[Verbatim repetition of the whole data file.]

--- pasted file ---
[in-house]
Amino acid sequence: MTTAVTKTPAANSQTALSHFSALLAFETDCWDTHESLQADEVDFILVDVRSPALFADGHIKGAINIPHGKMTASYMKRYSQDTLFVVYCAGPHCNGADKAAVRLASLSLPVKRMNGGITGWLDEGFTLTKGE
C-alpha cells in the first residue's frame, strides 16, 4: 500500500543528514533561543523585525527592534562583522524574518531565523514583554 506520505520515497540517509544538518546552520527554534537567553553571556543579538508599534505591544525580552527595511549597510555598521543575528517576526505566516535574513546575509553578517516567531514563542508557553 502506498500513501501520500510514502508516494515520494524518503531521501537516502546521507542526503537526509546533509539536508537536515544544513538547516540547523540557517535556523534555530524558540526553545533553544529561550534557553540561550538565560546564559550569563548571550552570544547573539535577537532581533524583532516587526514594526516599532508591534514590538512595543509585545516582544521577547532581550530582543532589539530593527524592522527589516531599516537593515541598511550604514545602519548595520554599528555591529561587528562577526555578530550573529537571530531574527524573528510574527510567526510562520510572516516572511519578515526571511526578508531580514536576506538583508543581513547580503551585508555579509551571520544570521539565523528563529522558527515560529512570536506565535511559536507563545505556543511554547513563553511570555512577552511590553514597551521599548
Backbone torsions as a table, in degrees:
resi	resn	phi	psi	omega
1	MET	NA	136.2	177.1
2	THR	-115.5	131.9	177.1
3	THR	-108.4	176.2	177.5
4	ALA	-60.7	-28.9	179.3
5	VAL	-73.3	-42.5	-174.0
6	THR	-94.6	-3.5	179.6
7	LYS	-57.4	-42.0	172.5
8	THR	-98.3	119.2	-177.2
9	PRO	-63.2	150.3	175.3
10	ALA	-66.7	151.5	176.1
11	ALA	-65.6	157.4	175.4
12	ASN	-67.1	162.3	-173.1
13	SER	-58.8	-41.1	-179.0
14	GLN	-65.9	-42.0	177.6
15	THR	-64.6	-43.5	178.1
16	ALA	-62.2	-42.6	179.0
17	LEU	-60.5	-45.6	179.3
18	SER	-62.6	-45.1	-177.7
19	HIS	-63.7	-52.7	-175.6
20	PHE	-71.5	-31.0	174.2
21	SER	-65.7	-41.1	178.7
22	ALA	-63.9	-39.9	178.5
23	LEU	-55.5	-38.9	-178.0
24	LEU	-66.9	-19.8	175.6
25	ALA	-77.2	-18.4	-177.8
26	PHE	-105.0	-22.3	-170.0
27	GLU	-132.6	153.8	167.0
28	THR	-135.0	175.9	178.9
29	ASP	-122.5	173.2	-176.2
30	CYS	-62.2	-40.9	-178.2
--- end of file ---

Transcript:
[in-house]
Amino acid sequence: MTTAVTKTPAANSQTALSHFSALLAFETDCWDTHESLQADEVDFILVDVRSPALFADGHIKGAINIPHGKMTASYMKRYSQDTLFVVYCAGPHCNGADKAAVRLASLSLPVKRMNGGITGWLDEGFTLTKGE
C-alpha cells in the first residue's frame, strides 16, 4: 500500500543528514533561543523585525527592534562583522524574518531565523514583554 506520505520515497540517509544538518546552520527554534537567553553571556543579538508599534505591544525580552527595511549597510555598521543575528517576526505566516535574513546575509553578517516567531514563542508557553 502506498500513501501520500510514502508516494515520494524518503531521501537516502546521507542526503537526509546533509539536508537536515544544513538547516540547523540557517535556523534555530524558540526553545533553544529561550534557553540561550538565560546564559550569563548571550552570544547573539535577537532581533524583532516587526514594526516599532508591534514590538512595543509585545516582544521577547532581550530582543532589539530593527524592522527589516531599516537593515541598511550604514545602519548595520554599528555591529561587528562577526555578530550573529537571530531574527524573528510574527510567526510562520510572516516572511519578515526571511526578508531580514536576506538583508543581513547580503551585508555579509551571520544570521539565523528563529522558527515560529512570536506565535511559536507563545505556543511554547513563553511570555512577552511590553514597551521599548
Backbone torsions as a table, in degrees:
resi	resn	phi	psi	omega
1	MET	NA	136.2	177.1
2	THR	-115.5	131.9	177.1
3	THR	-108.4	176.2	177.5
4	ALA	-60.7	-28.9	179.3
5	VAL	-73.3	-42.5	-174.0
6	THR	-94.6	-3.5	179.6
7	LYS	-57.4	-42.0	172.5
8	THR	-98.3	119.2	-177.2
9	PRO	-63.2	150.3	175.3
10	ALA	-66.7	151.5	176.1
11	ALA	-65.6	157.4	175.4
12	ASN	-67.1	162.3	-173.1
13	SER	-58.8	-41.1	-179.0
14	GLN	-65.9	-42.0	177.6
15	THR	-64.6	-43.5	178.1
16	ALA	-62.2	-42.6	179.0
17	LEU	-60.5	-45.6	179.3
18	SER	-62.6	-45.1	-177.7
19	HIS	-63.7	-52.7	-175.6
20	PHE	-71.5	-31.0	174.2
21	SER	-65.7	-41.1	178.7
22	ALA	-63.9	-39.9	178.5
23	LEU	-55.5	-38.9	-178.0
24	LEU	-66.9	-19.8	175.6
25	ALA	-77.2	-18.4	-177.8
26	PHE	-105.0	-22.3	-170.0
27	GLU	-132.6	153.8	167.0
28	THR	-135.0	175.9	178.9
29	ASP	-122.5	173.2	-176.2
30	CYS	-62.2	-40.9	-178.2